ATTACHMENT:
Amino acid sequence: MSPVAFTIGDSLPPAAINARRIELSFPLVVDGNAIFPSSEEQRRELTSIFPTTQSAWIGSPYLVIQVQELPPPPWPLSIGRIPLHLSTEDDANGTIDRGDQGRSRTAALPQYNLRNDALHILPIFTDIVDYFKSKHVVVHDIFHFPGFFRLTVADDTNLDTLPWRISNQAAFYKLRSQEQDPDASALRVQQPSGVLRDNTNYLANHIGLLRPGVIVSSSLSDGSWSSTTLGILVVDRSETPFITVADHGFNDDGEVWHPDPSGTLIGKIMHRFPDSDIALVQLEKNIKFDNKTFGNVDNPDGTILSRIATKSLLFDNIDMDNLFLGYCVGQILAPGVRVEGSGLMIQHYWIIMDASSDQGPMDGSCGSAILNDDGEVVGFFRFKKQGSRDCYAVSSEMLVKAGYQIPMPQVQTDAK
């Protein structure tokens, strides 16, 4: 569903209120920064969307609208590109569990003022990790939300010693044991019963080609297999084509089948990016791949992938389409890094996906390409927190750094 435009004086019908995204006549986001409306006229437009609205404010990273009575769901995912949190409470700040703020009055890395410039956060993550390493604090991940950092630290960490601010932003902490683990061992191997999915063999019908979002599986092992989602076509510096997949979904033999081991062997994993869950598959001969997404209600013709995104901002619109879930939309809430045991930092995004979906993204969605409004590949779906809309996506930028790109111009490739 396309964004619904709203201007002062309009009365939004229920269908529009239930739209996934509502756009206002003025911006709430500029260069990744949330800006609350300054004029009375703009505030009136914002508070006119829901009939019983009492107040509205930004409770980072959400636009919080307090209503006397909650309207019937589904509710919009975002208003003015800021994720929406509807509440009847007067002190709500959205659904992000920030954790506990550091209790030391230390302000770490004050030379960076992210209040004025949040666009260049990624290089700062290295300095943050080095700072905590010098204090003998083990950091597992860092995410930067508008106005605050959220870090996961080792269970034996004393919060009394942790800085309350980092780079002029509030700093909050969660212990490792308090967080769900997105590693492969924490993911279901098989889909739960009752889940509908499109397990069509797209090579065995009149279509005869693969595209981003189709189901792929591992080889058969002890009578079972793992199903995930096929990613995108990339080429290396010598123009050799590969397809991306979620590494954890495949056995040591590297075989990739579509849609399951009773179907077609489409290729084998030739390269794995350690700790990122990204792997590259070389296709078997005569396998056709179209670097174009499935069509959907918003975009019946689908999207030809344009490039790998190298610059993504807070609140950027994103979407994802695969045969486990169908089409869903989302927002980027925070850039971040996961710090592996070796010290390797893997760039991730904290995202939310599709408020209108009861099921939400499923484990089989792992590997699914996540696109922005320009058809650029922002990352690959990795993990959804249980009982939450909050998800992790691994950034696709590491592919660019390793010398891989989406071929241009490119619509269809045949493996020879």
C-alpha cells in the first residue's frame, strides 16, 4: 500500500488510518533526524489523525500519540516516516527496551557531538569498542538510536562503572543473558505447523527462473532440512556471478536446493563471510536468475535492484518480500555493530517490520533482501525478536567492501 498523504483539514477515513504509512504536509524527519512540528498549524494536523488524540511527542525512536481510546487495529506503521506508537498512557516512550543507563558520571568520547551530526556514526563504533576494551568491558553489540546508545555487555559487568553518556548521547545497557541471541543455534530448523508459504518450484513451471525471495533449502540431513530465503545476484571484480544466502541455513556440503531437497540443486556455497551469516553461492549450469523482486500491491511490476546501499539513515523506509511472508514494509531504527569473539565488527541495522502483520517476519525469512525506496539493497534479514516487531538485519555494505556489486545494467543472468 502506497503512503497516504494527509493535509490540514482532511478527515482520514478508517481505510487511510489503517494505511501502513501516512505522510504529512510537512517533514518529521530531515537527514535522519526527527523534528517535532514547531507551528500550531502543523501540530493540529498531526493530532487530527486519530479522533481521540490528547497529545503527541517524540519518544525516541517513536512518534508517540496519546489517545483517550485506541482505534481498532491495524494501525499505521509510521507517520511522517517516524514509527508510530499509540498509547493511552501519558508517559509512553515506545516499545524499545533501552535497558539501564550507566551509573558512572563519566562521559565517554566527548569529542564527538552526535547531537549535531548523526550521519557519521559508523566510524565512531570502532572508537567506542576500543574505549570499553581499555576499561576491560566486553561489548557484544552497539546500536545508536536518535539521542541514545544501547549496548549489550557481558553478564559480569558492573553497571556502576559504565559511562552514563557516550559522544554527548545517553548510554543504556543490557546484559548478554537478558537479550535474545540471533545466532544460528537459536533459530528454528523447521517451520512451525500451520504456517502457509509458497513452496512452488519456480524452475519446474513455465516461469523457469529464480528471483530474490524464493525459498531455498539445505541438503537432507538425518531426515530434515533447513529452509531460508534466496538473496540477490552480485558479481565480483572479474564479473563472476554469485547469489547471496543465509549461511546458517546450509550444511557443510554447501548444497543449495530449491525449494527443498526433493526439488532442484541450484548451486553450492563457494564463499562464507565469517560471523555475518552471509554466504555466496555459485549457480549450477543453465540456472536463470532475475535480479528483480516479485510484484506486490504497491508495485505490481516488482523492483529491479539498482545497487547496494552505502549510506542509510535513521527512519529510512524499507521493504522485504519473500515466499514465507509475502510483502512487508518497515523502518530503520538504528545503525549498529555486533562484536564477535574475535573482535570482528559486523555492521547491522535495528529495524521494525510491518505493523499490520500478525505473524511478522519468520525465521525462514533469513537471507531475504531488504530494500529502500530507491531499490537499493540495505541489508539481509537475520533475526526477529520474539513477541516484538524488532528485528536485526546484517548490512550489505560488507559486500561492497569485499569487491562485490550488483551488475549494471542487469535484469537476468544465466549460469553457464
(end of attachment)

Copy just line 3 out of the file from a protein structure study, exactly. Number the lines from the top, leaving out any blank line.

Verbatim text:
C-alpha cells in the first residue's frame, strides 16, 4: 500500500488510518533526524489523525500519540516516516527496551557531538569498542538510536562503572543473558505447523527462473532440512556471478536446493563471510536468475535492484518480500555493530517490520533482501525478536567492501 498523504483539514477515513504509512504536509524527519512540528498549524494536523488524540511527542525512536481510546487495529506503521506508537498512557516512550543507563558520571568520547551530526556514526563504533576494551568491558553489540546508545555487555559487568553518556548521547545497557541471541543455534530448523508459504518450484513451471525471495533449502540431513530465503545476484571484480544466502541455513556440503531437497540443486556455497551469516553461492549450469523482486500491491511490476546501499539513515523506509511472508514494509531504527569473539565488527541495522502483520517476519525469512525506496539493497534479514516487531538485519555494505556489486545494467543472468 502506497503512503497516504494527509493535509490540514482532511478527515482520514478508517481505510487511510489503517494505511501502513501516512505522510504529512510537512517533514518529521530531515537527514535522519526527527523534528517535532514547531507551528500550531502543523501540530493540529498531526493530532487530527486519530479522533481521540490528547497529545503527541517524540519518544525516541517513536512518534508517540496519546489517545483517550485506541482505534481498532491495524494501525499505521509510521507517520511522517517516524514509527508510530499509540498509547493511552501519558508517559509512553515506545516499545524499545533501552535497558539501564550507566551509573558512572563519566562521559565517554566527548569529542564527538552526535547531537549535531548523526550521519557519521559508523566510524565512531570502532572508537567506542576500543574505549570499553581499555576499561576491560566486553561489548557484544552497539546500536545508536536518535539521542541514545544501547549496548549489550557481558553478564559480569558492573553497571556502576559504565559511562552514563557516550559522544554527548545517553548510554543504556543490557546484559548478554537478558537479550535474545540471533545466532544460528537459536533459530528454528523447521517451520512451525500451520504456517502457509509458497513452496512452488519456480524452475519446474513455465516461469523457469529464480528471483530474490524464493525459498531455498539445505541438503537432507538425518531426515530434515533447513529452509531460508534466496538473496540477490552480485558479481565480483572479474564479473563472476554469485547469489547471496543465509549461511546458517546450509550444511557443510554447501548444497543449495530449491525449494527443498526433493526439488532442484541450484548451486553450492563457494564463499562464507565469517560471523555475518552471509554466504555466496555459485549457480549450477543453465540456472536463470532475475535480479528483480516479485510484484506486490504497491508495485505490481516488482523492483529491479539498482545497487547496494552505502549510506542509510535513521527512519529510512524499507521493504522485504519473500515466499514465507509475502510483502512487508518497515523502518530503520538504528545503525549498529555486533562484536564477535574475535573482535570482528559486523555492521547491522535495528529495524521494525510491518505493523499490520500478525505473524511478522519468520525465521525462514533469513537471507531475504531488504530494500529502500530507491531499490537499493540495505541489508539481509537475520533475526526477529520474539513477541516484538524488532528485528536485526546484517548490512550489505560488507559486500561492497569485499569487491562485490550488483551488475549494471542487469535484469537476468544465466549460469553457464